Breaking News

Error rendering macro 'rss' : Failed to recover from an exception:


Topic author


Atrazine is the most widely used herbicide in the United States and in the world (excluding the European Union). Its breakdown product, deethylatrazine, is one of the most commonly found groundwater contaminants in the United States (Goolsby, et al, 1993; Detroy, et al, 1988; Hallberg, 1989). The prevalence of atrazine in drinking water, coupled with a stream of sometimes conflicting reports on atrazine's environmental and human health effects, has generated a great deal of controversy around its safety. A wave of new research on atrazine's effects on wildlife lead environmentalists to sue the US EPA for failing to re-examine surface water contamination limits (New York Times, Duhigg, 2009). In 2004 the European Union, where atrazine was also a major surface water contaminant, removed atrazine from its list of approved agricultural chemicals. As a result, atrazine has been replaced in the EU by the related herbicide terbuthylazine, which is less likely to accumulate in drinking water.

In 2004, the same year that the EU passed its tighter drinking water limits for triazine herbicides, the EPA ruled atrazine safe when used in accordance with modified application guidelines. In 2007, the EPA undertook a joint monitoring program with Syngenta, atrazine's manufacturer, to examine seasonal spikes in atrazine concentrations in the drinking water of farming communities. While the monitoring study found no drinking water supply that exceeded permissible 24-hour concentrations, the program fed environmental and human health outcry when it was revealed that study communities were not informed of the atrazine spikes or counseled on reducing their exposure to the chemical. In 2010, the EPA will complete a another reappraisal of atrazine, bolstered in part by the National Cancer Institute's Agricultural Health Study.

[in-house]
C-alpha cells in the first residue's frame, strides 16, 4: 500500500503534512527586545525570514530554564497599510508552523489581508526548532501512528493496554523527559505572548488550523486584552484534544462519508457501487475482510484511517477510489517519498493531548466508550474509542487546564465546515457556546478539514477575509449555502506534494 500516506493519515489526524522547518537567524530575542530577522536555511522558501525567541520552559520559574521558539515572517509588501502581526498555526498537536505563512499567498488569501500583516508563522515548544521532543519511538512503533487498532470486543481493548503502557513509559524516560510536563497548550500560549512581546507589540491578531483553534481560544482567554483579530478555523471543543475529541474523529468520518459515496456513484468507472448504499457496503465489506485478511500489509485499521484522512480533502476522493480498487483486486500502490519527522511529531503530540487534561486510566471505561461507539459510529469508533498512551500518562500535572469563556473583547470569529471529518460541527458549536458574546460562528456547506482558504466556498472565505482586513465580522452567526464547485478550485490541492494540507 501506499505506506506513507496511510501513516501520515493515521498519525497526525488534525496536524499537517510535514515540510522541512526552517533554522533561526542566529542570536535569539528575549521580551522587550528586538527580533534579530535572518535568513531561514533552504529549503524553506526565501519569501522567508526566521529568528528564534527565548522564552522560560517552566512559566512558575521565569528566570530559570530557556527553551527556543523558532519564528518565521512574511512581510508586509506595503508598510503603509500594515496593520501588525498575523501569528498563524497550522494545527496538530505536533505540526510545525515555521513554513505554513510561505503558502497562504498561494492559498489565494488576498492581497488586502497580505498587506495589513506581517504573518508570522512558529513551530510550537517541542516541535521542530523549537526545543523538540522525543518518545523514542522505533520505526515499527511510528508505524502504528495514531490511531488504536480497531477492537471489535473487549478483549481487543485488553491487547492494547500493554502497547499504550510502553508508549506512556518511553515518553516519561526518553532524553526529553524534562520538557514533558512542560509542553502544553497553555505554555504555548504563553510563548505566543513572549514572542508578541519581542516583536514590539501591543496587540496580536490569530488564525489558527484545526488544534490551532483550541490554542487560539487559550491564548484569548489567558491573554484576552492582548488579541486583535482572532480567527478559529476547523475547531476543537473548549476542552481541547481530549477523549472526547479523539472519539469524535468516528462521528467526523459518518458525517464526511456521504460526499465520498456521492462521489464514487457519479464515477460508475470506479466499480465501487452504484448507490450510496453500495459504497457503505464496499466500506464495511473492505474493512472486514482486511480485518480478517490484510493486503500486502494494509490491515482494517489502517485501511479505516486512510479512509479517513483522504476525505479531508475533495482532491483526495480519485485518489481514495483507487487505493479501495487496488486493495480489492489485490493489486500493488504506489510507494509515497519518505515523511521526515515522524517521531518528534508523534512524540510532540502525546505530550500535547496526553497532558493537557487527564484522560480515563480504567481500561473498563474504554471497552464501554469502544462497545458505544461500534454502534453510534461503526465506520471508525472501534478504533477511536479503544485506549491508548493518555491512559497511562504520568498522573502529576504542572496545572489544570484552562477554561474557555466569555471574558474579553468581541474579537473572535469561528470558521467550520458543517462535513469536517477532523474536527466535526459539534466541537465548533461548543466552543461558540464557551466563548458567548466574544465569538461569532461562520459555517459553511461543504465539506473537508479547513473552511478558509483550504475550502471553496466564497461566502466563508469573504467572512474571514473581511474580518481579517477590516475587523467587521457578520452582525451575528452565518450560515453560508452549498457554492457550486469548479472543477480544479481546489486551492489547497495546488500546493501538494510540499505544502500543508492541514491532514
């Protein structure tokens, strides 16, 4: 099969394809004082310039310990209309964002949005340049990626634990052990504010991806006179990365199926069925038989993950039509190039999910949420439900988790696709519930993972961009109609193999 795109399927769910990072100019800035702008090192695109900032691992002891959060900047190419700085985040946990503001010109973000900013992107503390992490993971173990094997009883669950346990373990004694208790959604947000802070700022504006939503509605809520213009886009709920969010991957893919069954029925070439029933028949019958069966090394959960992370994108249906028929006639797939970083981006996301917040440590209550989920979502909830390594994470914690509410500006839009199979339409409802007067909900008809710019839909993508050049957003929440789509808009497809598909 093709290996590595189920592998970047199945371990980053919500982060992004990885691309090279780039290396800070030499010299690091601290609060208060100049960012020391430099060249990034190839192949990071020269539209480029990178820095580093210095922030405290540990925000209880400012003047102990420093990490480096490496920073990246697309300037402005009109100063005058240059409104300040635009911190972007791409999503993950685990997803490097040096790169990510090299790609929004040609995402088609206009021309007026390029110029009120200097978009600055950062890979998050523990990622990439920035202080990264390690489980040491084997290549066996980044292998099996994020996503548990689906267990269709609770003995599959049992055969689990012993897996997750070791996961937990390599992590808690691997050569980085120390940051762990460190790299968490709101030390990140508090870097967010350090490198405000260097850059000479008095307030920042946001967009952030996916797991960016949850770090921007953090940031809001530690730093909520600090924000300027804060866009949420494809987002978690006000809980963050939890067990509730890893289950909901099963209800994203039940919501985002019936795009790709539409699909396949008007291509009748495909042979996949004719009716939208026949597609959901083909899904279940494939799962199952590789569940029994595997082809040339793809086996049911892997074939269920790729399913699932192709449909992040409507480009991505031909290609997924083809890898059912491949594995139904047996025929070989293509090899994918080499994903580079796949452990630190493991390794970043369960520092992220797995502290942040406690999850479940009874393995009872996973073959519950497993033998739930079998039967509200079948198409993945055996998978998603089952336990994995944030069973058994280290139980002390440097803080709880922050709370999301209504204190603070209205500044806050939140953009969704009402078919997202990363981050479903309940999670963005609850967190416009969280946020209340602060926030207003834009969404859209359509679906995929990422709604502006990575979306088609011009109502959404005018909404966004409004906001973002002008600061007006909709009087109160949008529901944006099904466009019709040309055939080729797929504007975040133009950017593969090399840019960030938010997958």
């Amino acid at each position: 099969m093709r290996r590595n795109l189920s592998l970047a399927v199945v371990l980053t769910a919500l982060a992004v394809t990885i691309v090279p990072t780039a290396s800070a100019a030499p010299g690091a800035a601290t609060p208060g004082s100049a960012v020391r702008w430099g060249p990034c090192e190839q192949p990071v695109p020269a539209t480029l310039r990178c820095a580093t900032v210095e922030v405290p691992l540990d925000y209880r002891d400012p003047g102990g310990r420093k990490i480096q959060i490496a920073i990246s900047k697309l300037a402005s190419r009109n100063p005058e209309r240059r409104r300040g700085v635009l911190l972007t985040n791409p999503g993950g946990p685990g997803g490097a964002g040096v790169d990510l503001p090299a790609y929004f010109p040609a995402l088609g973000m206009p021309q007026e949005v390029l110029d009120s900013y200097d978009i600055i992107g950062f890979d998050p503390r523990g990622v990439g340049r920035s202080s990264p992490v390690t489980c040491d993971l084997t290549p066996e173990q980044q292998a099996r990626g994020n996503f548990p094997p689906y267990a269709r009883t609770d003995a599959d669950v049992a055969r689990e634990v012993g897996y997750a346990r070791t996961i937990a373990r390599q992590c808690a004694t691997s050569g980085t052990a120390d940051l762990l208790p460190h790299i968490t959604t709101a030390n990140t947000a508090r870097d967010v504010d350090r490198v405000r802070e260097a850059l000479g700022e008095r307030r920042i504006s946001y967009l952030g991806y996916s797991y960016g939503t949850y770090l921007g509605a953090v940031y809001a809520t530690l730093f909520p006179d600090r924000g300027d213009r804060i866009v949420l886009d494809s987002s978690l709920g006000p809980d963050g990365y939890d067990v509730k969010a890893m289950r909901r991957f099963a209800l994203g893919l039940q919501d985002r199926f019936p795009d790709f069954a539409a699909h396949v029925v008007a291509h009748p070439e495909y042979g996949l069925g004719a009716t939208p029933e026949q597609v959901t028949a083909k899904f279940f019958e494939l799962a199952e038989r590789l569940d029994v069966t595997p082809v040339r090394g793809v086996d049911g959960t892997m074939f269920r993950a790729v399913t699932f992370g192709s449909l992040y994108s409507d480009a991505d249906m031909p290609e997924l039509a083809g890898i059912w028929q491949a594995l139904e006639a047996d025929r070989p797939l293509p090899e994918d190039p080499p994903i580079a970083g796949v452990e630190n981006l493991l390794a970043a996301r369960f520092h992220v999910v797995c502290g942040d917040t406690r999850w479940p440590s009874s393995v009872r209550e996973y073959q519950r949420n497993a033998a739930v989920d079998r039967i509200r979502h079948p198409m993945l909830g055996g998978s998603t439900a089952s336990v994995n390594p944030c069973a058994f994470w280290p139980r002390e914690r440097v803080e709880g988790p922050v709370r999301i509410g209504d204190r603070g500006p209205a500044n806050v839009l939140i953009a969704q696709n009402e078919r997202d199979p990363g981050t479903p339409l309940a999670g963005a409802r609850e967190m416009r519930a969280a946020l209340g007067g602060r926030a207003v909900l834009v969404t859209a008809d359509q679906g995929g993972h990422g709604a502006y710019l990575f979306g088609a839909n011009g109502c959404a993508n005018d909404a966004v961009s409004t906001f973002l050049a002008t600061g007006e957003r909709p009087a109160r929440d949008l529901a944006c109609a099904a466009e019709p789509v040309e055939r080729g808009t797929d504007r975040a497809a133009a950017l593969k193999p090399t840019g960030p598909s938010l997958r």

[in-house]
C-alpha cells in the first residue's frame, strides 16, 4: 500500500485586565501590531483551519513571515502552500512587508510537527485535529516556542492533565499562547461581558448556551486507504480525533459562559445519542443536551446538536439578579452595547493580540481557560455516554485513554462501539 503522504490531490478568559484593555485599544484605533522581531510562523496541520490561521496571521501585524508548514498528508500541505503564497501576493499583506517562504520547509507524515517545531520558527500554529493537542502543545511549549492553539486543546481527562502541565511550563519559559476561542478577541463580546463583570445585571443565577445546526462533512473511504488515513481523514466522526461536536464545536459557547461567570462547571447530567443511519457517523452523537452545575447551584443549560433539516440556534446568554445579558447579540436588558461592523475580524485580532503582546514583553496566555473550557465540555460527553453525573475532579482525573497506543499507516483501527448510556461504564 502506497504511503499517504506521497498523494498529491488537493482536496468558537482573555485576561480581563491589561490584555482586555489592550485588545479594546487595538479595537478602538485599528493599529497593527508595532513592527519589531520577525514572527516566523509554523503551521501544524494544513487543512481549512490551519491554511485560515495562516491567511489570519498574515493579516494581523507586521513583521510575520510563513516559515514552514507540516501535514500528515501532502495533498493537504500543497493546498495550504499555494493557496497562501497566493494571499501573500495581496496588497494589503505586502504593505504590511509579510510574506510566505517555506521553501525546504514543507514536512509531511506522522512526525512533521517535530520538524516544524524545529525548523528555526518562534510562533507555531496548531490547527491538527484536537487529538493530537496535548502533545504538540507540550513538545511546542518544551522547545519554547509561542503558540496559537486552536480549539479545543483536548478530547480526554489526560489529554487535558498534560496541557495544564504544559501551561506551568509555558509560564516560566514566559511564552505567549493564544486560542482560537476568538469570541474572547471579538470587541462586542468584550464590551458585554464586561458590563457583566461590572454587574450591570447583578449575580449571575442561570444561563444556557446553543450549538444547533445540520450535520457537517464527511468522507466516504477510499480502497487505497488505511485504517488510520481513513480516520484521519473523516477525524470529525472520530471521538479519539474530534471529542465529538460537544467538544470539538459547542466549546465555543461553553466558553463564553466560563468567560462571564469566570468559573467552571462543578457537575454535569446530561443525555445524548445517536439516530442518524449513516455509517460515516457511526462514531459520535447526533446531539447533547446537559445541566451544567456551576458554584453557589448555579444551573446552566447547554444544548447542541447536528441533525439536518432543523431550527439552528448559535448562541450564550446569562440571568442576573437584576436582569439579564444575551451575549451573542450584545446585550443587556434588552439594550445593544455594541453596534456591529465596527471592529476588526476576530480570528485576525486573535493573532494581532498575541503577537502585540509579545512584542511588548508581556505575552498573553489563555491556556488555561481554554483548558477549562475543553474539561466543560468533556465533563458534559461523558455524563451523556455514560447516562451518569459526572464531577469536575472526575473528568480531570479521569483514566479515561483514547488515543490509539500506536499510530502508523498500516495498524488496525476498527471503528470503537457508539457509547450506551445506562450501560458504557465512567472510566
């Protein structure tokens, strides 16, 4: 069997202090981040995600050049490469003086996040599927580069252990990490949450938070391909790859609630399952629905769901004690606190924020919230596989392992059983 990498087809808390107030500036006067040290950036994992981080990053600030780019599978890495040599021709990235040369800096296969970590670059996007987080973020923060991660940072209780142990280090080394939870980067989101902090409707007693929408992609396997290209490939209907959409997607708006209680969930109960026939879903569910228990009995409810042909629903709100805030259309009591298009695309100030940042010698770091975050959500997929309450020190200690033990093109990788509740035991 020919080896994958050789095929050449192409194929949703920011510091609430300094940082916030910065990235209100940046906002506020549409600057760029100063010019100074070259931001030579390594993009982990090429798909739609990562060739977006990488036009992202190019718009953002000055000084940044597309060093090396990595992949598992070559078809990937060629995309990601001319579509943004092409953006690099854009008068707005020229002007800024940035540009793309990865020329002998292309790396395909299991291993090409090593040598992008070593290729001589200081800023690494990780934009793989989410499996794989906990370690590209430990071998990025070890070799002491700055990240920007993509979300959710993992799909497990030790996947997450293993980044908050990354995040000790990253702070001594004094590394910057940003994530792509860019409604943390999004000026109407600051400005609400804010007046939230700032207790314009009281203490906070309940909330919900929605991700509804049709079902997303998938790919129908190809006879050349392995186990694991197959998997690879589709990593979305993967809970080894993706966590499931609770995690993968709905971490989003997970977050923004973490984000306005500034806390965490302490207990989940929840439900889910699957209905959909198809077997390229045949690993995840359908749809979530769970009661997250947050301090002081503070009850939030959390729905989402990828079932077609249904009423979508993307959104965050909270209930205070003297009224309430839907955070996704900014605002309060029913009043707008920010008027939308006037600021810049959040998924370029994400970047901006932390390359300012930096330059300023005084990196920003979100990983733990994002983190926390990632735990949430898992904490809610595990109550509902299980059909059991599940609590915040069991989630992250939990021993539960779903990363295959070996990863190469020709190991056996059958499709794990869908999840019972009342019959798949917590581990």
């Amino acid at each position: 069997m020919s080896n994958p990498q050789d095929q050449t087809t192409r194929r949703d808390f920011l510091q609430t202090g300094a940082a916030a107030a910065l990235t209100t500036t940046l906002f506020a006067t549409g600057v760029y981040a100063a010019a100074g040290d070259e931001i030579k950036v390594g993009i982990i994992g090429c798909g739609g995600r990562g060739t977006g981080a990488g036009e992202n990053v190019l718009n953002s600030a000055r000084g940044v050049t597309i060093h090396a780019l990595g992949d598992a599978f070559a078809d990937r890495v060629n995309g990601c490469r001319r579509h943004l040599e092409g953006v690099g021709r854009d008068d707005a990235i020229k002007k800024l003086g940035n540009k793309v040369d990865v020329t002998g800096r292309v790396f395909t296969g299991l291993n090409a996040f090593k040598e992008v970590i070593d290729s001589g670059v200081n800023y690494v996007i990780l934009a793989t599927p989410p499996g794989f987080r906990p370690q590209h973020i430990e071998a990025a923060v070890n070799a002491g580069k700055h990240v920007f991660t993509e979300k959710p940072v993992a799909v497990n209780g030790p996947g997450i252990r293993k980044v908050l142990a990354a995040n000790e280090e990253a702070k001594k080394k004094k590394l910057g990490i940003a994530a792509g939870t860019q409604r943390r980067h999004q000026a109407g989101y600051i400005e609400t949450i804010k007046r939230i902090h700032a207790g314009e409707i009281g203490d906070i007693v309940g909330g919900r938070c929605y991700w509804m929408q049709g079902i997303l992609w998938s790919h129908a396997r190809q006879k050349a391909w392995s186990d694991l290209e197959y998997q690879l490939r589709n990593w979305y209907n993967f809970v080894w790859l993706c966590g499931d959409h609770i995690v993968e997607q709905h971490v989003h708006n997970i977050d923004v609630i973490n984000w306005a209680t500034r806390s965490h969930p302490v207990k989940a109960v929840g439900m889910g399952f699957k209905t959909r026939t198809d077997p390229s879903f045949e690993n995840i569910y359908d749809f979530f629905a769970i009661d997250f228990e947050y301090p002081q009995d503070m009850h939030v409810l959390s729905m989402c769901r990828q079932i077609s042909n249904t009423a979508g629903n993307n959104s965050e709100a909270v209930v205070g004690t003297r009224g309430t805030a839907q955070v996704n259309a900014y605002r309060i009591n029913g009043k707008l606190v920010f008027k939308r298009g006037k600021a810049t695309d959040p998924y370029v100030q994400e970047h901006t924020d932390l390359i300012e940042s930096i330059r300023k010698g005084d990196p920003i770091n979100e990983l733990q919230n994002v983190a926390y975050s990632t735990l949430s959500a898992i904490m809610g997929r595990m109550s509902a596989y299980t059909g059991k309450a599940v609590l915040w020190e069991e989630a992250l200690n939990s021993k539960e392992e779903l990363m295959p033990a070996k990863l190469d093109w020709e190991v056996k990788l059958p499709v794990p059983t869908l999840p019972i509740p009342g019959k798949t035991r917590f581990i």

Article Contents

History and Uses

Effects on Human Health

Effects on Wildlife

Atrazine Regulation in Europe and the United States

2009-2010 US Policy Initiatives


  • No labels